The one that got away: Waipū fisherman left disappointed after fishing drone malfunction

Most weekends you can find Matt Banks fishing at Uretiti Beach in Waipū. It's his way of unwinding at the end of the week.

Your playlist will load after this ad

Matt and Janine Banks told Fair Go they should've either been given the option of a drone repair at the Auckland store's cost or a full refund. Source: Fair Go

In 2019, after going to a beach demonstration, he bought himself a fishing drone. Matt says these drones are a game changer for the sport. 

"It's a lot easier than surf casting," he said.

"You probably catch a bit more fish than surf casting and you can get your line out a lot farther."

Drone fishing has become a bit of a craze for fishing fanatics. You hook your line from your reel, with bait attached, to the drone, and fly it out as far as your line can go.

The whole point is that a drone can get out to distances that a human cast can't, doing the hard mahi while you wait on the shore for the line to tug.

"You just had to buy the bait and you're away fishing," Matt said.

"It's pretty simple to operate, nothing complicated about it."

Matt bought the AEE Condor 500 metre model package from a fishing shop in Auckland. The package included a rod, reel, traces on a rack, a hook section, weights and a rod spike all for $1700.

Matt used the drone happily for a good year, until it crashed.

"The drone flew up and out of control and all over the show. It went about 20 or 30 metres down the beach and then crashed upside down," he said.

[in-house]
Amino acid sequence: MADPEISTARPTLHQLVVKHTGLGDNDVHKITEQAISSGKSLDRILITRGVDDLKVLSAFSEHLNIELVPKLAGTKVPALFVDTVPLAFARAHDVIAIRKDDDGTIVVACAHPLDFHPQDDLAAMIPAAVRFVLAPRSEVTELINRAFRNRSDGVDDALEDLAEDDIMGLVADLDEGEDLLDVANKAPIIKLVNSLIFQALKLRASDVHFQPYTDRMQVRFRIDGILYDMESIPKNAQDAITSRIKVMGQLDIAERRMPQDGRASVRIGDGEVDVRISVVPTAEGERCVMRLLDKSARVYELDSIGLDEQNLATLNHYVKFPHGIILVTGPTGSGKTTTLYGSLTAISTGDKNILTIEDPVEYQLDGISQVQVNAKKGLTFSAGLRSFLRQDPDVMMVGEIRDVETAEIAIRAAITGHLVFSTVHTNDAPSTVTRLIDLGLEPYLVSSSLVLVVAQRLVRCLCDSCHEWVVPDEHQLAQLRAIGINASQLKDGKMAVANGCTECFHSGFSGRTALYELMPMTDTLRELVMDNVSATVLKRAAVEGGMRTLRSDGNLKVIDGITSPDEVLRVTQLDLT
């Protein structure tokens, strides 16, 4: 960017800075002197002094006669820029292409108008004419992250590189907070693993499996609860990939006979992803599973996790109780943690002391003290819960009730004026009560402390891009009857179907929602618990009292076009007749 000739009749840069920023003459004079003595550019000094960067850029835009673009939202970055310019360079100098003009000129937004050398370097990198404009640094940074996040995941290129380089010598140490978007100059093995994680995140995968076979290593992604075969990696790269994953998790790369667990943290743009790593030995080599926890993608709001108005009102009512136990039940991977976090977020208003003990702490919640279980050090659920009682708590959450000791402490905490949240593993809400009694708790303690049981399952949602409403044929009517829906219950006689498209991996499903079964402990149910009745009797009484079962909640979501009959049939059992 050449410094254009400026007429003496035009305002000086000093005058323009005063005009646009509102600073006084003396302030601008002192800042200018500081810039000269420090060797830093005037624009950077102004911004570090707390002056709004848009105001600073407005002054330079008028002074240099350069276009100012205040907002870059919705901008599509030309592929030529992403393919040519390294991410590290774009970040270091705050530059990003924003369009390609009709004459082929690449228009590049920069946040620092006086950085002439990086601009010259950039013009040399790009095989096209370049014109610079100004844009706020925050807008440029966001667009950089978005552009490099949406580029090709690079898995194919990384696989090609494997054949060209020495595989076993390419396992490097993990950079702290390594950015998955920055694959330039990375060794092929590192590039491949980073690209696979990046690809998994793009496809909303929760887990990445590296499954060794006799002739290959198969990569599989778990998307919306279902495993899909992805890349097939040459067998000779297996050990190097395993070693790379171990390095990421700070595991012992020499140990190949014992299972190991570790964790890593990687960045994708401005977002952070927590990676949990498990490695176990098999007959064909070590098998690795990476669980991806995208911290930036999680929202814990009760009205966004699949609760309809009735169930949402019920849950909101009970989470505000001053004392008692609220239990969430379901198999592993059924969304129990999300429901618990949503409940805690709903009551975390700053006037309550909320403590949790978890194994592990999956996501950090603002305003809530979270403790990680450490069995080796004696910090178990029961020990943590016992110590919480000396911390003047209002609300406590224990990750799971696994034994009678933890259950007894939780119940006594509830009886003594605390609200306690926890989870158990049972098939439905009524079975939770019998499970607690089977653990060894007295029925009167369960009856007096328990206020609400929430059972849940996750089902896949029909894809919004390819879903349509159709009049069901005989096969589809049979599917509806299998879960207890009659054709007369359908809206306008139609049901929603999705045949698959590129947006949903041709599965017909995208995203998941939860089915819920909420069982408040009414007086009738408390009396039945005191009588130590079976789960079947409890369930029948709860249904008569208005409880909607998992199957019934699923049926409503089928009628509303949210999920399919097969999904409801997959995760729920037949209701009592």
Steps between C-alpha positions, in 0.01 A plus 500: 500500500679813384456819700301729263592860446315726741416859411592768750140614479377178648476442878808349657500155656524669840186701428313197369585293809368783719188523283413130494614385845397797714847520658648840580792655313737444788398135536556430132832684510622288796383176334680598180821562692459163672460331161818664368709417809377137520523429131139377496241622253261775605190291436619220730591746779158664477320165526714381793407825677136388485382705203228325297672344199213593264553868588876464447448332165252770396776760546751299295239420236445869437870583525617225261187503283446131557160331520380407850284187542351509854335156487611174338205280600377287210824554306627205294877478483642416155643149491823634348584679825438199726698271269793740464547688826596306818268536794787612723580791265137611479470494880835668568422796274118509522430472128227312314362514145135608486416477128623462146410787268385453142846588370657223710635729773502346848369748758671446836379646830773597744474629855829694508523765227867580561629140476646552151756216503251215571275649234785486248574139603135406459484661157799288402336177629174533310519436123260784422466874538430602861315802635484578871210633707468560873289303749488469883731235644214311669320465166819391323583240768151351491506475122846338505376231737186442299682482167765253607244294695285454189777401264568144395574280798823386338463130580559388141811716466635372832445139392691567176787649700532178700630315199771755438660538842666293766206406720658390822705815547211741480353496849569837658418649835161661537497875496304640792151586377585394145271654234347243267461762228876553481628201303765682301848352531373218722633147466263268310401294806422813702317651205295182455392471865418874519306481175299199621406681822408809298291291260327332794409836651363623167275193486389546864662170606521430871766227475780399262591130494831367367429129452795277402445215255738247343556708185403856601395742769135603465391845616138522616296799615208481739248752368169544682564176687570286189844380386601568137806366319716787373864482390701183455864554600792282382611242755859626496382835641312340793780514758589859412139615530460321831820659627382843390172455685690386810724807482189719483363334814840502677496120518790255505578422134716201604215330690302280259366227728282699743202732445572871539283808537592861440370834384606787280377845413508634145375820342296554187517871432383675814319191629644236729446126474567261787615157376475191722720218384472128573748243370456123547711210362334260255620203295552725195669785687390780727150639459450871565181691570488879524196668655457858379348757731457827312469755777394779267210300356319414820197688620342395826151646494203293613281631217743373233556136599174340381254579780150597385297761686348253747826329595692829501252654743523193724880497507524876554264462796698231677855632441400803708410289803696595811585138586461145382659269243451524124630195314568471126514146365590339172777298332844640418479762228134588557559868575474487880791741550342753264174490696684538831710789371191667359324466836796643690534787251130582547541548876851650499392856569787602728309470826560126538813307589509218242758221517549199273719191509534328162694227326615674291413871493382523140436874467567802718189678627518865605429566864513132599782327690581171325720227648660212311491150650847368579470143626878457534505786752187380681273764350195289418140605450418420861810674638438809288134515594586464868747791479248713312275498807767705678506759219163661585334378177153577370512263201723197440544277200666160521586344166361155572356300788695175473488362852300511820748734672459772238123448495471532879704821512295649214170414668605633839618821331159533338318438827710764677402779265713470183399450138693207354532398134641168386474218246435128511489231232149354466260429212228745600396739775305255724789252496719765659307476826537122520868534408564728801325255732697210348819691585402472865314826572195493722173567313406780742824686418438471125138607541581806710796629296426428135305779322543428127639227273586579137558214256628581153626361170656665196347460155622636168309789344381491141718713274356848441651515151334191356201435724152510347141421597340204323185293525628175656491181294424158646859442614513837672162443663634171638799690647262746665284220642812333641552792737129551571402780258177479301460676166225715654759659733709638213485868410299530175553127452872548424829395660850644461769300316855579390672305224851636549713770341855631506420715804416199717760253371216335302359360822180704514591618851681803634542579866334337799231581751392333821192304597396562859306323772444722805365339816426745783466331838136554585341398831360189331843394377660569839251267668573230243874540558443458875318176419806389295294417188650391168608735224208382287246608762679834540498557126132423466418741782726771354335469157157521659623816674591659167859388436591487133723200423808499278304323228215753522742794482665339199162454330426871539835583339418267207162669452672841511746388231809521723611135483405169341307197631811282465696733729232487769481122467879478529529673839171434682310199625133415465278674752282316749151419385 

Luckily for Matt, the drone landed on the shore, but when he tried to send it out a second time, it flew out of control again, and crashed in the same spot.

Matt and his wife Janine sent it back to the fishing shop, and then it was sent it away to a specialist who found that it was the 500 metre wi-fi unit that failed.

The Banks' drone was five weeks over their one-year warranty, which can make it more difficult for a retailer to take a faulty product back to the manufacturer to get replaced or refunded.

But if there’s a major fault with a product, the Consumer Guarantees Act (CGA) should kick in. And this was a major fault — if you lose your wi-fi connection you can crash, or completely lose your drone out at sea.

Under the CGA, the retailer can choose to either repair the products within a reasonable time, replace the product or refund the value of the product in full. But the store was out of stock of the 500 metre units, so they upgraded the drone, without talking to the Banks, and then asked them to pay for the upgrade, which is $600 more.

"Then they expected us to be happy to hand over another $600 for something that's five weeks out of warranty. That doesn't really wear well with me," Janine said.

When the Bankses disputed the shop's decision, they were put in touch with the store's lawyer, who ultimately told them their insurance should cover the drone repair.

When progress stalled, Janine got in touch with Fair Go, and initially the store owner agreed to replace the 500m unit.

But by this time, the drone had been in the store for three months, and Matt and Janine just wanted a refund, and the store agreed.

A spokesman told Fair Go that since Covid lockdown their suppliers have shut down, and they've had a backlog of requests for stock, which is frustrating for them and for their customers. He said this situation isn’t normal, and they pride themselves on being able to look after customers like the Bankses.